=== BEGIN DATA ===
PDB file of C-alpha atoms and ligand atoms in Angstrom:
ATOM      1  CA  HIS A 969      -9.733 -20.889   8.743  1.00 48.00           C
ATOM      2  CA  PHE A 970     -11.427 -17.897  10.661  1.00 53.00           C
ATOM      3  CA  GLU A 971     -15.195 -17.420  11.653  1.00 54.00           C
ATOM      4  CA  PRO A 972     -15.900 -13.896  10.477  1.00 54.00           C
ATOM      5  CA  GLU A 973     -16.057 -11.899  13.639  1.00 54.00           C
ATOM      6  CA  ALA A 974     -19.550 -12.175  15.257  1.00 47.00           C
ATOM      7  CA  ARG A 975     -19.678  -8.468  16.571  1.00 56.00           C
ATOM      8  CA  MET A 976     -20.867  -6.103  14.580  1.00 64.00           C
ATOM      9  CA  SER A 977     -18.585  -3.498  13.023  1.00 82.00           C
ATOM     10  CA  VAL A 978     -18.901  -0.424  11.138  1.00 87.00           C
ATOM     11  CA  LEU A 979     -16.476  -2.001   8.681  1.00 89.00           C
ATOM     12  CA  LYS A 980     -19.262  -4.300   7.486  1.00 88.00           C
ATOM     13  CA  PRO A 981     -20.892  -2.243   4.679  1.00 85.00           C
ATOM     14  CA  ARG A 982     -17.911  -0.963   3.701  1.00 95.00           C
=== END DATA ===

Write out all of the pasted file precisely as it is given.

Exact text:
PDB file of C-alpha atoms and ligand atoms in Angstrom:
ATOM      1  CA  HIS A 969      -9.733 -20.889   8.743  1.00 48.00           C
ATOM      2  CA  PHE A 970     -11.427 -17.897  10.661  1.00 53.00           C
ATOM      3  CA  GLU A 971     -15.195 -17.420  11.653  1.00 54.00           C
ATOM      4  CA  PRO A 972     -15.900 -13.896  10.477  1.00 54.00           C
ATOM      5  CA  GLU A 973     -16.057 -11.899  13.639  1.00 54.00           C
ATOM      6  CA  ALA A 974     -19.550 -12.175  15.257  1.00 47.00           C
ATOM      7  CA  ARG A 975     -19.678  -8.468  16.571  1.00 56.00           C
ATOM      8  CA  MET A 976     -20.867  -6.103  14.580  1.00 64.00           C
ATOM      9  CA  SER A 977     -18.585  -3.498  13.023  1.00 82.00           C
ATOM     10  CA  VAL A 978     -18.901  -0.424  11.138  1.00 87.00           C
ATOM     11  CA  LEU A 979     -16.476  -2.001   8.681  1.00 89.00           C
ATOM     12  CA  LYS A 980     -19.262  -4.300   7.486  1.00 88.00           C
ATOM     13  CA  PRO A 981     -20.892  -2.243   4.679  1.00 85.00           C
ATOM     14  CA  ARG A 982     -17.911  -0.963   3.701  1.00 95.00           C